A Primer on Security Culture

[Download a PDF of this article]

“I don’t accept the idea that if we nothing to hide, we have nothing to fear. Privacy serves a purpose. It’s why we have blinds on our windows and a door on our bathroom. Privacy is important to us, it’s something that we take for granted as being central to our lives. In other words, we have plenty to hide, and it’s always been our right to hide it, until now, because today there are people who don’t want us to protect our privacy, who want, and to a large degree, already have free access to our personal information…we have to recognize that both our individual and collective existence depend upon a base level of control over our own privacy. Privacy is not a privilege, and it is not something to be willingly and casually sacrificed. Privacy is fundamental to being a human being, and it’s worth fighting for.”

Alex Winter

 

 

Security culture, briefly defined, is the direct application of the right to privacy. Some believe that privacy is only valuable insofar as it is relevant to one’s survival. This view typically clashes with the ideologically driven perspective that privacy ought to be thought of as an end, a means, and an insight based upon one’s principles. What integrates the privacy-as-survival and privacy-on-principle camps is security culture, which is not only deontologically consistent, but also empirically demonstrative of what happens when individual privacy is respected or otherwise not disregarded. Continue reading

Report on Manufactures (1791)

Today’s document is a report issued to the House of Representatives on December 5th of 1791 by then-Secretary of the Treasury Alexander Hamilton. He proposed a mercantilist program of instituting tariffs whose revenue generation would be used to finance subsidies to favored industries of the federal government; feel free to also read the “Report on the Public Credit” &“Report on a National Bank” for Hamilton’s other economic proposals. Any mistakes in transcription are solely that of this humble blogger.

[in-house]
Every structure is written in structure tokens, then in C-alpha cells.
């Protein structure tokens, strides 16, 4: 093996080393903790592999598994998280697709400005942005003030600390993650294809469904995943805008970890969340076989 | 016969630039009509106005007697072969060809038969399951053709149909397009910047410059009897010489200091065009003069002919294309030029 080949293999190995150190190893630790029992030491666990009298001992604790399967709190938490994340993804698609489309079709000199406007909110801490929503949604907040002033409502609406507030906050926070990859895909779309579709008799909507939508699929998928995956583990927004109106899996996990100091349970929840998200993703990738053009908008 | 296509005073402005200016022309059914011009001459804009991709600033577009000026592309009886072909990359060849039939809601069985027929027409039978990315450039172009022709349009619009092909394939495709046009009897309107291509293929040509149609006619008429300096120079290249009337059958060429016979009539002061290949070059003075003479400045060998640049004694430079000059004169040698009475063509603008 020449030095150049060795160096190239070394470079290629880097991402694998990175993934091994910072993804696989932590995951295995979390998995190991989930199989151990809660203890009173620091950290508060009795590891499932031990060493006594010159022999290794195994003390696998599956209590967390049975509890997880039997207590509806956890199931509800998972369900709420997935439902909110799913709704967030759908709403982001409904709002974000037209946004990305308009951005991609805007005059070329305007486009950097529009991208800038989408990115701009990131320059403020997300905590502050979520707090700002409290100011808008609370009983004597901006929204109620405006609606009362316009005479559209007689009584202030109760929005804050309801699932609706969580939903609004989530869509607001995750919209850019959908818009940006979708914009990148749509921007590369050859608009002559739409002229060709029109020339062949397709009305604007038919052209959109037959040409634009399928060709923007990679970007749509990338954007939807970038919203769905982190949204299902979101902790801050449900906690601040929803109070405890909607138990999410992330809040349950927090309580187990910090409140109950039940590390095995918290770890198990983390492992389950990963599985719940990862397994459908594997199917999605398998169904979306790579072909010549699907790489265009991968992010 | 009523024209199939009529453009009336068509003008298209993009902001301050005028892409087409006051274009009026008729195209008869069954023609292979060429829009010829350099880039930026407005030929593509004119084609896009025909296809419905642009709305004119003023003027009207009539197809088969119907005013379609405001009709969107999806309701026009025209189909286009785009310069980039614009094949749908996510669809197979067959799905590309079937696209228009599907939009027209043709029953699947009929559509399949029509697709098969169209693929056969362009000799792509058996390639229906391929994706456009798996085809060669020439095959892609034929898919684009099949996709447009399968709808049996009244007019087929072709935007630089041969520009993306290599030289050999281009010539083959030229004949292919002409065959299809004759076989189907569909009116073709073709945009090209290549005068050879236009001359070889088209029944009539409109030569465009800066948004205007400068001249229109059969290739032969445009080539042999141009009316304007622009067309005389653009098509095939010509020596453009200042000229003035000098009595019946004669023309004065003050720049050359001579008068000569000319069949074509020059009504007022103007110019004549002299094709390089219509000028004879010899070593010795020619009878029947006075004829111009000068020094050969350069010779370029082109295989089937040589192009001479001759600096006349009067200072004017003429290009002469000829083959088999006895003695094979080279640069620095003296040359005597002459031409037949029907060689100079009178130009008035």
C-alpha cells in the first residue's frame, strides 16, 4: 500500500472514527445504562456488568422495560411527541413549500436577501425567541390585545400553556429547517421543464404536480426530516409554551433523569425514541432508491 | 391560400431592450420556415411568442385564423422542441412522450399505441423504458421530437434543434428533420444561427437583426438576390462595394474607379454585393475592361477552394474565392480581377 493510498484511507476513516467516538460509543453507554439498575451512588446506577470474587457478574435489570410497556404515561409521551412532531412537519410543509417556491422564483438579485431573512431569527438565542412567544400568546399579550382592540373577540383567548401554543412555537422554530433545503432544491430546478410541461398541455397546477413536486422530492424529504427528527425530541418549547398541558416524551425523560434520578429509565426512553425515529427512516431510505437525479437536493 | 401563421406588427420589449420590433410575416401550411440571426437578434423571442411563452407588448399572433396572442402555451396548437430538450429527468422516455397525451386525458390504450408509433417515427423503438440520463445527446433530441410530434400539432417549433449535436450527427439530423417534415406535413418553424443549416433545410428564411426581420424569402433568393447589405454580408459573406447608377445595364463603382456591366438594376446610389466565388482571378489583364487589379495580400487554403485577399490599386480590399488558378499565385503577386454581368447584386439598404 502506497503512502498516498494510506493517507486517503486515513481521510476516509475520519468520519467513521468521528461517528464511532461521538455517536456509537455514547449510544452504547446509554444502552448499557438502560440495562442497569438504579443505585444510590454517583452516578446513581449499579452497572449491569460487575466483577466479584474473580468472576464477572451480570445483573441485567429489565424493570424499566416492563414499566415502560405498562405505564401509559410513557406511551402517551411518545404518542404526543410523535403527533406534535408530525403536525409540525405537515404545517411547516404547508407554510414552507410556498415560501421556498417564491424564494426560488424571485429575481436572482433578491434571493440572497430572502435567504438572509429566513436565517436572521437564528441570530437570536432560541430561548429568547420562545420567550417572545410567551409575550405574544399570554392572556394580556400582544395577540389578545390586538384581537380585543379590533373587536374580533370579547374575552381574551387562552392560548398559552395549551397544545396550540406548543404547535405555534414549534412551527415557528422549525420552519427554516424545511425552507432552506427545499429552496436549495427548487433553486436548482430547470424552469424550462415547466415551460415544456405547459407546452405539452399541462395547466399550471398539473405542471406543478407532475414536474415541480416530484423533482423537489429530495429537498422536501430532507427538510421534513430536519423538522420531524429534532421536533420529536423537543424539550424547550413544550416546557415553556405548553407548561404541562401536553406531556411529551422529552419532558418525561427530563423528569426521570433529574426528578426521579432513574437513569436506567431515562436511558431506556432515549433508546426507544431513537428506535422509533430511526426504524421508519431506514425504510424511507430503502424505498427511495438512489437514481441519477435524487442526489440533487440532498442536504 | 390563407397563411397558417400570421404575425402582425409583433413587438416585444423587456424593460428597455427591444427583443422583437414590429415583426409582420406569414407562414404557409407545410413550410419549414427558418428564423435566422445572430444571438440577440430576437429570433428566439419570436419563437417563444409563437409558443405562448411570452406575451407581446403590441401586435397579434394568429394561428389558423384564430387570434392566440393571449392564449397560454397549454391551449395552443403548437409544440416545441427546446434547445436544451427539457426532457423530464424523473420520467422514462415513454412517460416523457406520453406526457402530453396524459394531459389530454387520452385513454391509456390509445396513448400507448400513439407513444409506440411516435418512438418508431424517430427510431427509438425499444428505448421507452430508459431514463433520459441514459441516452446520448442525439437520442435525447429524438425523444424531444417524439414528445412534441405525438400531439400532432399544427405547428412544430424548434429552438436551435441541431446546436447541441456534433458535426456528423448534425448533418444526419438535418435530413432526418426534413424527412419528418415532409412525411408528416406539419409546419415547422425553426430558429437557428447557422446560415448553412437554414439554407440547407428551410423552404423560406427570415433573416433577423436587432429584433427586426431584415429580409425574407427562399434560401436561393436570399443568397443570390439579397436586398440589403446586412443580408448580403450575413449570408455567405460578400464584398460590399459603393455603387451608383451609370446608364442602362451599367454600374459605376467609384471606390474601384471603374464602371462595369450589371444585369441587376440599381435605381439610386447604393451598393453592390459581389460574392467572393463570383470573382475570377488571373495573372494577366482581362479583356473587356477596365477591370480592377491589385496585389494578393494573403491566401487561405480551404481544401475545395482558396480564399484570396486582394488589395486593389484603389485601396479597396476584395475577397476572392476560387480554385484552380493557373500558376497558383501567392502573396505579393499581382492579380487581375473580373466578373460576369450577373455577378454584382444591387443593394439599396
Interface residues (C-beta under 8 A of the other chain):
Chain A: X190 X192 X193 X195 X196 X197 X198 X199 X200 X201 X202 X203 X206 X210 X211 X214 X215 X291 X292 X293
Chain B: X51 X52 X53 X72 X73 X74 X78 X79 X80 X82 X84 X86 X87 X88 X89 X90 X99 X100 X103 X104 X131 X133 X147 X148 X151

[Download PDF]

 

The Secretary of the Treasury in obedience to the order of the House of Representatives of the 15th day of January, 1790, has applied his attention, at as early a period as his other duties would permit, to the subject of Manufactures; and particularly to the means of promoting such as will tend to render the United States independent of Foreign Nations, for military and other essential supplies. And he thereupon respectfully submits the following Report: Continue reading

Secured Record Archival: How to Protect Your Documents from the Government

[Download a PDF of this article]

“Do you know where your chief of police lives? Do you know his telephone number? What sort of car he drives? How much money he’s got in the bank? Do you know what insurance company insures his life or his home and so on? I bet you don’t know any of that information but you can rest assured that your chief of police has access to all of that information about you.”

 The Anti-Terrorist

 

secured record archival

 

Introduction

Trusting faceless third-parties to keep your records private is downright foolhardy, especially considering just how ridiculously easy it is for adversaries to gain access and deprive you of them. Almost two years ago in 2014, nude celebrity photographs that were originally stored on Apple’s iCloud were leaked; about a year ago in 2015, the Ashley Madison data breach occurred. What these episodes teach us is that anyone’s private records are potentially susceptible to being made public against their will. Continue reading